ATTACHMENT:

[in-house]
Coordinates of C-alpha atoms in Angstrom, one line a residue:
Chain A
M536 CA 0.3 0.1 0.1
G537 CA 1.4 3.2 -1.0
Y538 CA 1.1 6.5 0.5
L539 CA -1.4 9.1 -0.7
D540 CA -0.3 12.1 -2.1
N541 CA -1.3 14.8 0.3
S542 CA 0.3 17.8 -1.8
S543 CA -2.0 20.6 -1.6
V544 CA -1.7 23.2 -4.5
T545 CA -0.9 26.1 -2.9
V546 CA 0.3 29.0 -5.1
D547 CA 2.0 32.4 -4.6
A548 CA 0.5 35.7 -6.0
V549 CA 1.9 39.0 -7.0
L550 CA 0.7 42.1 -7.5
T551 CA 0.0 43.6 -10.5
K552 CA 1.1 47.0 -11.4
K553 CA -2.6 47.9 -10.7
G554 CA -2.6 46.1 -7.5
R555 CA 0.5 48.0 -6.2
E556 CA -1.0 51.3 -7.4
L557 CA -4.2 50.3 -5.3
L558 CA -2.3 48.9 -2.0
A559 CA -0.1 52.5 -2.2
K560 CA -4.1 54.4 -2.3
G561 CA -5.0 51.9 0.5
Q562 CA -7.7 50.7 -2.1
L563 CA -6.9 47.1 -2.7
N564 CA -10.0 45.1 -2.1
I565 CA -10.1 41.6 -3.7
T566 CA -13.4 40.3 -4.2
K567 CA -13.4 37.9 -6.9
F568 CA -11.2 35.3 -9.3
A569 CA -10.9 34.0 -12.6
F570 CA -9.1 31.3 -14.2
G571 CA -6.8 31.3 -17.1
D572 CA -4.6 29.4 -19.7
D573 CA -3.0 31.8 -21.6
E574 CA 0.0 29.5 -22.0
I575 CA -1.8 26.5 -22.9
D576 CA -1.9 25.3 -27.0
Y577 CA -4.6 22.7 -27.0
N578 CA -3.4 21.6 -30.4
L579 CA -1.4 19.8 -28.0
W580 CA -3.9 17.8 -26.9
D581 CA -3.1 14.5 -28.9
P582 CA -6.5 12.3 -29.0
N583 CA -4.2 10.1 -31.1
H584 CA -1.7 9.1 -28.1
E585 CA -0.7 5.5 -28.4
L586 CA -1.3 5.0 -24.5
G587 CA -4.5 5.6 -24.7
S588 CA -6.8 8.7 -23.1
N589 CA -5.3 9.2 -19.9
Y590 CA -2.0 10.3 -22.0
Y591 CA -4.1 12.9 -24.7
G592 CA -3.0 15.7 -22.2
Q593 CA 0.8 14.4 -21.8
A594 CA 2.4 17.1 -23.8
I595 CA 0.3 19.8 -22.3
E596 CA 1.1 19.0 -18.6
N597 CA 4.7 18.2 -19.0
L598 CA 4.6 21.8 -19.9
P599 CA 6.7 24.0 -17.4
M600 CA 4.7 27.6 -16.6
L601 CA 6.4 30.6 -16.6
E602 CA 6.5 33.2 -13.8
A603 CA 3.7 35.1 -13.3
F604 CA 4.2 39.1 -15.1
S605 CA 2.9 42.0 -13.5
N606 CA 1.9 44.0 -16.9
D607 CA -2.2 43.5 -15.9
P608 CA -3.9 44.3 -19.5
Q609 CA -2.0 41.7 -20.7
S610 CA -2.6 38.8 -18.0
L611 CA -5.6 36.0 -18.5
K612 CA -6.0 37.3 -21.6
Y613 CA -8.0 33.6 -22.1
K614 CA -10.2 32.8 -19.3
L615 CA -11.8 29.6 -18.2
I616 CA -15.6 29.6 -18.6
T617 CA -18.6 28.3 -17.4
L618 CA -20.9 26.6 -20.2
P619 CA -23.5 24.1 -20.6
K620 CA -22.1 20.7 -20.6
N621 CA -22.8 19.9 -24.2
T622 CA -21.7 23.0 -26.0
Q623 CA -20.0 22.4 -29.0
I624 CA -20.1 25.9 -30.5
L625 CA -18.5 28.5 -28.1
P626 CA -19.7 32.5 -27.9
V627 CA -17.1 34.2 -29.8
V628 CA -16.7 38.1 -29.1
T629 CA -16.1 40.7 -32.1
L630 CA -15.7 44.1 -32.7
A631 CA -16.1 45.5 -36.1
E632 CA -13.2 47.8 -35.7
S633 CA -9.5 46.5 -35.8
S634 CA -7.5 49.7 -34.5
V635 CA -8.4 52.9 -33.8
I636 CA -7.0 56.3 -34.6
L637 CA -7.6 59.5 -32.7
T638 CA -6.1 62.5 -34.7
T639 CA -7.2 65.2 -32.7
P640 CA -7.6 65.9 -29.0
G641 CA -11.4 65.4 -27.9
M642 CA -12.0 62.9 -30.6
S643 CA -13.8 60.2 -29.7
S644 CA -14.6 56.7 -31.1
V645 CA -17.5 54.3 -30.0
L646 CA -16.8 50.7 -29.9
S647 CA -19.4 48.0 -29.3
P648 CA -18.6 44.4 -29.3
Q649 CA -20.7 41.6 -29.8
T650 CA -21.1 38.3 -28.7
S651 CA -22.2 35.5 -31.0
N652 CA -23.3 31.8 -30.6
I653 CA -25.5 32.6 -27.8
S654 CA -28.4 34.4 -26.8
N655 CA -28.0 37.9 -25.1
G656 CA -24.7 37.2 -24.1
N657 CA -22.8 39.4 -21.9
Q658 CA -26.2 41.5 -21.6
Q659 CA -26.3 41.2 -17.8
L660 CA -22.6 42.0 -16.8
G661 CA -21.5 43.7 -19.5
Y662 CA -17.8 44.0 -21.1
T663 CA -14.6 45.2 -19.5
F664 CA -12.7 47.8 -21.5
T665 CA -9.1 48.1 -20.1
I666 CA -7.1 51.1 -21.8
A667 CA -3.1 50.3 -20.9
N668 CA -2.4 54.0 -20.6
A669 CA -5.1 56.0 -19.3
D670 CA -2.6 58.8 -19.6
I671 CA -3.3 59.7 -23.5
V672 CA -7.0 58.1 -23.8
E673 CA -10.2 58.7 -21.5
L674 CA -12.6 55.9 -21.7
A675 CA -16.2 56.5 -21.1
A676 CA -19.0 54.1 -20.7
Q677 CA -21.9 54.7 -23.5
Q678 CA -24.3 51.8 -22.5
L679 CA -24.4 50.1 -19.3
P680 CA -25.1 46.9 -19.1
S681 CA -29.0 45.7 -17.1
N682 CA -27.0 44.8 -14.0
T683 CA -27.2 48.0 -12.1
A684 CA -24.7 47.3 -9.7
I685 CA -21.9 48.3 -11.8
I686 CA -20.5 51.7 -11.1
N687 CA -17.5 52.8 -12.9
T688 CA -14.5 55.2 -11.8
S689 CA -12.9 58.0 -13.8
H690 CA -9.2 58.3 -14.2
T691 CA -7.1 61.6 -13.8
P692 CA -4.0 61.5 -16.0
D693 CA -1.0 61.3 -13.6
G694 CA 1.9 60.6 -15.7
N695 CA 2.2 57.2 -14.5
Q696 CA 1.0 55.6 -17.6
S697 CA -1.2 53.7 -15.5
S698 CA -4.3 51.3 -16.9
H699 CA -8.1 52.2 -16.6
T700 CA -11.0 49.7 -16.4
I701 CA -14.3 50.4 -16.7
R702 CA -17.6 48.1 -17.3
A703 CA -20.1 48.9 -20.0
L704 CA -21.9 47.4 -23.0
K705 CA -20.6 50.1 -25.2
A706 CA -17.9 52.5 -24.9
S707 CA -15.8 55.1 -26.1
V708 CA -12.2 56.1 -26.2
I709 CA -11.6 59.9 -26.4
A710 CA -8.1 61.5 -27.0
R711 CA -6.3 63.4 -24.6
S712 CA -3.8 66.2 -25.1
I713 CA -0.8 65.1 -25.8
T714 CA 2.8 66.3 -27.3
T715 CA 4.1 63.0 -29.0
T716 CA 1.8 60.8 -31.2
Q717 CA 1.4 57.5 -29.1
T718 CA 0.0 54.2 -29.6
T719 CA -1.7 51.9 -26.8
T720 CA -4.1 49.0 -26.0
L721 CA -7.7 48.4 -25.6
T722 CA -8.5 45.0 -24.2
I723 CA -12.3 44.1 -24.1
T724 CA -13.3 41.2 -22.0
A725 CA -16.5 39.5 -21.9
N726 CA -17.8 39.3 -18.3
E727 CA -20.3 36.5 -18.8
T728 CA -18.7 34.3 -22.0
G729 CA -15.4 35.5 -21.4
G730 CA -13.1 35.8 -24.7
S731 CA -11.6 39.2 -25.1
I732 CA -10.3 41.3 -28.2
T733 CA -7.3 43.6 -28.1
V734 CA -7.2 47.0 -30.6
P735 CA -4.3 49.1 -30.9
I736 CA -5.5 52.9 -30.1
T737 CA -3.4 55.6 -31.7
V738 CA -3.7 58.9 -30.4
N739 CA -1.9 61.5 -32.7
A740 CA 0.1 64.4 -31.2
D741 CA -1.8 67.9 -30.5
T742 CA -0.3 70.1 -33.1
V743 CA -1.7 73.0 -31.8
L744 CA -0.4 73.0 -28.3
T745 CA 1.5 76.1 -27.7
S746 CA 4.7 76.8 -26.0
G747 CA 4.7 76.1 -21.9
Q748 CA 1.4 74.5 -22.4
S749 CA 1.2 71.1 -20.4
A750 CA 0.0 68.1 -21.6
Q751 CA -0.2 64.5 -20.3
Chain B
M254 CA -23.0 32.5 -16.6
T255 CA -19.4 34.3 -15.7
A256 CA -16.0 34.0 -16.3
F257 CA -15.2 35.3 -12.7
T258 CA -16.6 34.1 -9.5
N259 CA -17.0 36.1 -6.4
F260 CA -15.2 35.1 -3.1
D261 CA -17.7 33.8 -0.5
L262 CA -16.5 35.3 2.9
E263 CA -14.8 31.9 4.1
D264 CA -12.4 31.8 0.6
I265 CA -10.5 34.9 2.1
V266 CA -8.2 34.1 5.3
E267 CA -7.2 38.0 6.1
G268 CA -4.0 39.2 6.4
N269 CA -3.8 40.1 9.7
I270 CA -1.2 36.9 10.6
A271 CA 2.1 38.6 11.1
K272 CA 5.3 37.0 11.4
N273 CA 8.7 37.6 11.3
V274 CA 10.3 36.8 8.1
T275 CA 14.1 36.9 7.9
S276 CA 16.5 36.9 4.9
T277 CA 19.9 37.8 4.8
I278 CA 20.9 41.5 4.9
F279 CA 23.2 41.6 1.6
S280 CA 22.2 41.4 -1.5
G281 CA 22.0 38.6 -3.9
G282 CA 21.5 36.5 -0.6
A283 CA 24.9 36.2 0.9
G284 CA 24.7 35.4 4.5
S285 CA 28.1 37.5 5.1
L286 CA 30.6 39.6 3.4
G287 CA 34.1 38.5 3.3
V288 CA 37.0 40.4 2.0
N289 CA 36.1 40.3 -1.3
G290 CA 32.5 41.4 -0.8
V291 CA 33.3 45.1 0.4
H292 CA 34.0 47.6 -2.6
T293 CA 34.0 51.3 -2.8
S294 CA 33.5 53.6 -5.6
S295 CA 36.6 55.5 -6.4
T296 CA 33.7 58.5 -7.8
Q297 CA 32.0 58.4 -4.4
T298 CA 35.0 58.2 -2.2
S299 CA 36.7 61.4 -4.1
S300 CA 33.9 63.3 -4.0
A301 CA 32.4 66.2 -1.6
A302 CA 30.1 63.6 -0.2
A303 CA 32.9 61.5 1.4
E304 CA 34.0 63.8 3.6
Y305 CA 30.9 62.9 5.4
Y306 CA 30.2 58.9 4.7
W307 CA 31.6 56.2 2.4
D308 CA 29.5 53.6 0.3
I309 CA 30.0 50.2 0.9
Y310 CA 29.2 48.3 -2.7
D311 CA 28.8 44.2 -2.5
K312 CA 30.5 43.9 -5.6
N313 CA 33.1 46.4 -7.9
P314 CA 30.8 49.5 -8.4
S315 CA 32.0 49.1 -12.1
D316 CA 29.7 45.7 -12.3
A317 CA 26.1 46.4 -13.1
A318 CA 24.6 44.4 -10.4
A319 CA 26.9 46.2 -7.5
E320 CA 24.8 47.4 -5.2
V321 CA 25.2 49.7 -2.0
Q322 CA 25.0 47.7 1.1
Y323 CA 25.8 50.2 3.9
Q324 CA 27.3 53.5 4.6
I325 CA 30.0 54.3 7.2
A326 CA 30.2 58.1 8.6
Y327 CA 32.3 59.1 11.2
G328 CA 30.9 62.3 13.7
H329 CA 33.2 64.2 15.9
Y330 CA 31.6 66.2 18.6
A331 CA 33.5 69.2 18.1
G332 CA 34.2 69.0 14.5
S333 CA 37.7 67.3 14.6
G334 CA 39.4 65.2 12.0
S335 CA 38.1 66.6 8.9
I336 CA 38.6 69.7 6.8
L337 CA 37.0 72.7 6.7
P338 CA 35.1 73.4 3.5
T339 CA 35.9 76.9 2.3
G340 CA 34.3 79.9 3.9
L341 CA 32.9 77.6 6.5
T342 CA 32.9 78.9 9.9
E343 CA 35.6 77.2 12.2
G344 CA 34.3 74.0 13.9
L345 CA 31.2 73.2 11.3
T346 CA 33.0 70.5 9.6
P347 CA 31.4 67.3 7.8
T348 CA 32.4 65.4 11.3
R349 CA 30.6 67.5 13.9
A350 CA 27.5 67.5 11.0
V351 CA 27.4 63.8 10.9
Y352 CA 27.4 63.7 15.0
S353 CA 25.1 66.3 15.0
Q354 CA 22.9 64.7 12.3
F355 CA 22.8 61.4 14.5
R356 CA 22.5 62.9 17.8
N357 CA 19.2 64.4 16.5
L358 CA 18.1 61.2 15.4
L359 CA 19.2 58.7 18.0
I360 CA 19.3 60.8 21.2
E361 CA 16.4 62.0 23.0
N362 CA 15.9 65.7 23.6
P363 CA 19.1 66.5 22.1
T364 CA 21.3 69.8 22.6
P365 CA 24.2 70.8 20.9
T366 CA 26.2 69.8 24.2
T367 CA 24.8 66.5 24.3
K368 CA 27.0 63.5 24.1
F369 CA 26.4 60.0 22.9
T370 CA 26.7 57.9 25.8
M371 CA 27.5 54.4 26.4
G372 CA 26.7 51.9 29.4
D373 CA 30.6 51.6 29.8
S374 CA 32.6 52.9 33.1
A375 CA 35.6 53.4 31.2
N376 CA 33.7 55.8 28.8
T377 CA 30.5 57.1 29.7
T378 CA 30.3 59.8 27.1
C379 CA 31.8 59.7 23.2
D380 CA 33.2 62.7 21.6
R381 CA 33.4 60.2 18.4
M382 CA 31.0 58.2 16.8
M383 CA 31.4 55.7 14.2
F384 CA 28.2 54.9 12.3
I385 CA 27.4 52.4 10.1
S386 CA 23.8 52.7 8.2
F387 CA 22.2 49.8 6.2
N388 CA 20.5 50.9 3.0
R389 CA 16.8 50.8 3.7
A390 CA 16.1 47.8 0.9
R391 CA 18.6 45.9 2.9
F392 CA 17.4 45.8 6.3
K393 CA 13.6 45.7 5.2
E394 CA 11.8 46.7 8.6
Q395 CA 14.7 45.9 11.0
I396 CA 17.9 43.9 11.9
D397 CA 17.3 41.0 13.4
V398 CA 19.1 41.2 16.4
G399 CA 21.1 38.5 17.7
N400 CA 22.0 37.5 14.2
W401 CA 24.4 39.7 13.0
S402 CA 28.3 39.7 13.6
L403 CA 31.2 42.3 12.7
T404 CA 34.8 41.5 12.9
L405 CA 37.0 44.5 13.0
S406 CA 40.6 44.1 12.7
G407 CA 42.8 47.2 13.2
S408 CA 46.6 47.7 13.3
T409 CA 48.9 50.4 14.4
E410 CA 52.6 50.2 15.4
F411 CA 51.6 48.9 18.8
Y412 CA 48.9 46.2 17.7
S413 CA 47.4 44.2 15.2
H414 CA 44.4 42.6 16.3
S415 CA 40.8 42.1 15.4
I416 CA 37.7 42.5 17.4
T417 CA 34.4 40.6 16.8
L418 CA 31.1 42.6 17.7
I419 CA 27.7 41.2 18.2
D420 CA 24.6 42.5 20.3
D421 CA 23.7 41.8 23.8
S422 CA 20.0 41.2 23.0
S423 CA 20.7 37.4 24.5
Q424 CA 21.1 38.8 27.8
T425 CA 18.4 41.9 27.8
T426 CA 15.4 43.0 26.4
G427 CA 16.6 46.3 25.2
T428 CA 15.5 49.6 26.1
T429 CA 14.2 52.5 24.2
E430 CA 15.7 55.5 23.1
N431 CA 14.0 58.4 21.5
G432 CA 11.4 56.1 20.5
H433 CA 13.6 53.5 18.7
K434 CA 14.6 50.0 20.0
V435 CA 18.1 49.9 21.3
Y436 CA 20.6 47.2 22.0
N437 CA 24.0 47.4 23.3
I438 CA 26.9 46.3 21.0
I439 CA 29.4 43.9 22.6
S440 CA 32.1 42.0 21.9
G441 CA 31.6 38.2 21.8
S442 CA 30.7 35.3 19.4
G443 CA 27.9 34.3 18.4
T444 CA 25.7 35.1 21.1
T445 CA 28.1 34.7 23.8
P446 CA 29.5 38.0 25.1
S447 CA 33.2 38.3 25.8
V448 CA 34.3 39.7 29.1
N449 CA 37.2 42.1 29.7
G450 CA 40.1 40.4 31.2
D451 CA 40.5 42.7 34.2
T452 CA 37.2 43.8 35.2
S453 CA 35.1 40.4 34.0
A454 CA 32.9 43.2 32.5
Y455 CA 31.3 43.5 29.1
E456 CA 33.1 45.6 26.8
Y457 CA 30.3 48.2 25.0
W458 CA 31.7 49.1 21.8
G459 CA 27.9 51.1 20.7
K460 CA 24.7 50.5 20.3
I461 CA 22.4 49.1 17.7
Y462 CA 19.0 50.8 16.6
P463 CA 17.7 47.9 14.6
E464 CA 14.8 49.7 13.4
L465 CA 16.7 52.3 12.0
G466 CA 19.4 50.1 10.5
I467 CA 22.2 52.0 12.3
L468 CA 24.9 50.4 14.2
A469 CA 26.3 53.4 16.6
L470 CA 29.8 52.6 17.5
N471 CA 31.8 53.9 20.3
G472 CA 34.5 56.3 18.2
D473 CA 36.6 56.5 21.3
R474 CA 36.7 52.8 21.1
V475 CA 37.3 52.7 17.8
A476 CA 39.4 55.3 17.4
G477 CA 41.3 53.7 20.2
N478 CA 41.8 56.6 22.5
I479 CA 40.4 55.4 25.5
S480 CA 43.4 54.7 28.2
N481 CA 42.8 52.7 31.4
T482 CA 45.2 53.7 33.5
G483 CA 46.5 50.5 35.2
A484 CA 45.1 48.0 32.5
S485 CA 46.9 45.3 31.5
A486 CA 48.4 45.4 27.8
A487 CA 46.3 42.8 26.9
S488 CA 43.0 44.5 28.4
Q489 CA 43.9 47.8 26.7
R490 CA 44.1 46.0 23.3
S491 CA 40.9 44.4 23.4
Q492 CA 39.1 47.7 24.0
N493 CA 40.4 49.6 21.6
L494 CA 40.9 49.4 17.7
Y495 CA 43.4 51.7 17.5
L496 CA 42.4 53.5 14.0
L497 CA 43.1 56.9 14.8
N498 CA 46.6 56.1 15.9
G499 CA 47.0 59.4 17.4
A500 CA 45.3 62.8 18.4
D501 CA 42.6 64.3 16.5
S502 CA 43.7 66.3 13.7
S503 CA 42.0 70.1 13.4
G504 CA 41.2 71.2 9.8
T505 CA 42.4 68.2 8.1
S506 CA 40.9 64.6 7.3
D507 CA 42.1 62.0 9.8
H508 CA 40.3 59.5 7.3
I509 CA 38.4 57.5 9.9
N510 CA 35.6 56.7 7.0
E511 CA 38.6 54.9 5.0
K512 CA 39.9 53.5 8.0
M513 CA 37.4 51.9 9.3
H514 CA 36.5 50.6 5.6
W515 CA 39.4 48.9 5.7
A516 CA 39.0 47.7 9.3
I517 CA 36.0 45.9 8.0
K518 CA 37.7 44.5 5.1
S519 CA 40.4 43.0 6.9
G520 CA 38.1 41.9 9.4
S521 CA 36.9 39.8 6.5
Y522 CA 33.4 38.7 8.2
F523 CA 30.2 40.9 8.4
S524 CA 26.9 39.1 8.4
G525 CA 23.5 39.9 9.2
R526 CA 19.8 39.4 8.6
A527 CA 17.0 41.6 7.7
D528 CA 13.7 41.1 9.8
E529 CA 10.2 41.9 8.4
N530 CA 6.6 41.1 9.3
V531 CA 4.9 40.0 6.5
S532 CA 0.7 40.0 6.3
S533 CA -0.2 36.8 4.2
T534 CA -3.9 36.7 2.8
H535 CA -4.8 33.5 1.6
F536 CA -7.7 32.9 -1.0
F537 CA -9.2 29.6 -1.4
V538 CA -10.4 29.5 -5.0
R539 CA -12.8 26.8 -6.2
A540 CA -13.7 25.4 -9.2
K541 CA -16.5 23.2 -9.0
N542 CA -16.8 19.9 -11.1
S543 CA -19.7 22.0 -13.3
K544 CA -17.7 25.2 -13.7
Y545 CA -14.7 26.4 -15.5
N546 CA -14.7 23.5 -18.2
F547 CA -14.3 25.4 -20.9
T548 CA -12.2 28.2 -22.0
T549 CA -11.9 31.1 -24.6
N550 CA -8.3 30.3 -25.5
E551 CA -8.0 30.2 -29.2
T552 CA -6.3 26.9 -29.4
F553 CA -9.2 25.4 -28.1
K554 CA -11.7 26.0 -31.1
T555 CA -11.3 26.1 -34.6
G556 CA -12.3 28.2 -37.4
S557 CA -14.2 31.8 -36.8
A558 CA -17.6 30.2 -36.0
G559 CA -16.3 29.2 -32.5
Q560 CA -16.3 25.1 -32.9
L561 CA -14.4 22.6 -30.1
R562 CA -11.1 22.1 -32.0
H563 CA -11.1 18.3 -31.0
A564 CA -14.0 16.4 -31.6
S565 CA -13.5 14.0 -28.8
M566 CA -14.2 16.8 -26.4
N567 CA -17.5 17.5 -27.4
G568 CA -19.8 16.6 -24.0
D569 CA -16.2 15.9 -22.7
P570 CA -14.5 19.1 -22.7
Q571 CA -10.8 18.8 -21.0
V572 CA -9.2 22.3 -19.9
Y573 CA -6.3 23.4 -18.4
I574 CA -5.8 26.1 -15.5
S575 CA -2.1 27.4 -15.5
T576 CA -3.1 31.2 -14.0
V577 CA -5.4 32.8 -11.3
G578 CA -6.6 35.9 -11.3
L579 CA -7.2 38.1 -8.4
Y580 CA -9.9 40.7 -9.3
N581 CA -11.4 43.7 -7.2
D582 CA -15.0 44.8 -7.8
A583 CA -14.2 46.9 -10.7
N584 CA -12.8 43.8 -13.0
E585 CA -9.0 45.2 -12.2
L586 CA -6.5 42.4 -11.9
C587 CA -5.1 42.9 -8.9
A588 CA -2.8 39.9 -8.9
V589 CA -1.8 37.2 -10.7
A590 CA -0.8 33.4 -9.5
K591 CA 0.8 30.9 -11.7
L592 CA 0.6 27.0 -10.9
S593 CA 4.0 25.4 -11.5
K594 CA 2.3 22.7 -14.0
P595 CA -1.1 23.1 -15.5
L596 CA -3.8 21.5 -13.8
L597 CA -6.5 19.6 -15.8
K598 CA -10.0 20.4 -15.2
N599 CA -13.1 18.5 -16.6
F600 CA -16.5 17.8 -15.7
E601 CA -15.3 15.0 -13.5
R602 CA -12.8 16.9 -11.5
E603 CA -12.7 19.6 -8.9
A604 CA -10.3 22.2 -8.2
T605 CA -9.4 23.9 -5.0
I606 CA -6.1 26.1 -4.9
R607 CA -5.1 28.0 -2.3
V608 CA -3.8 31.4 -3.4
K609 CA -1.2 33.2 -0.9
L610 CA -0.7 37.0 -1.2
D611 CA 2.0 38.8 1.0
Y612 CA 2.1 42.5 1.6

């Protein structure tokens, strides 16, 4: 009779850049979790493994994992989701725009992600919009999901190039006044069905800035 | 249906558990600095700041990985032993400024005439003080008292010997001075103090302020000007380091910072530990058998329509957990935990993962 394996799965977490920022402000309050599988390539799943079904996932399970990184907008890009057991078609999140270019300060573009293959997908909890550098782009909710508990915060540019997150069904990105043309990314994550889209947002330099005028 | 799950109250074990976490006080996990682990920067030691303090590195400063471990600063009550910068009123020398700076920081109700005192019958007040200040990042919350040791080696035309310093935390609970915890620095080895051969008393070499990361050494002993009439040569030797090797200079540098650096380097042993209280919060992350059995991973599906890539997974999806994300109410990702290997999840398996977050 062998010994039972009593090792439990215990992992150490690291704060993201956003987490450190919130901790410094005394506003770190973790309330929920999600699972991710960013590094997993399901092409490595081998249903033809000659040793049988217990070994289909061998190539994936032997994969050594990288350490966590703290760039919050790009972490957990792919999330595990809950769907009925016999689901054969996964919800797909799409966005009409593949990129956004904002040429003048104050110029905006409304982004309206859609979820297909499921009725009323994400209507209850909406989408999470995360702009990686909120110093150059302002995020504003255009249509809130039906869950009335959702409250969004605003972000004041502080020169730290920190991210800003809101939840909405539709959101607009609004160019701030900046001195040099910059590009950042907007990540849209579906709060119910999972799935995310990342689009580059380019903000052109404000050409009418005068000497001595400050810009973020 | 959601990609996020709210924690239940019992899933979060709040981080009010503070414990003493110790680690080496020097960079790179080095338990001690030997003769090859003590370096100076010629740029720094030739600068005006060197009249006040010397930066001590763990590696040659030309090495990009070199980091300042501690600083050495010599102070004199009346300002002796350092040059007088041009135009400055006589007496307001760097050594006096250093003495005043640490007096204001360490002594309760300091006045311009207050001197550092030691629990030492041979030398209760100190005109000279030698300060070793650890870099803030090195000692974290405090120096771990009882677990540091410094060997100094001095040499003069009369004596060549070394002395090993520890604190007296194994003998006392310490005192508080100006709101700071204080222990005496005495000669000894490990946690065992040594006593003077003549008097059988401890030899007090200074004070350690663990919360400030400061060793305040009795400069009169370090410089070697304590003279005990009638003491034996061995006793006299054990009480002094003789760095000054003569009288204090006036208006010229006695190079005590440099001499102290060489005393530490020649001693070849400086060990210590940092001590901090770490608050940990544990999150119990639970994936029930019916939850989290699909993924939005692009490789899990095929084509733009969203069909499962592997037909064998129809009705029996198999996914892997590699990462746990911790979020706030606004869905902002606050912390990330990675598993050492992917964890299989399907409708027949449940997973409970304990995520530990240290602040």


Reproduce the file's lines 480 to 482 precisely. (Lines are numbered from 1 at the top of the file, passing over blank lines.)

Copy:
M513 CA 37.4 51.9 9.3
H514 CA 36.5 50.6 5.6
W515 CA 39.4 48.9 5.7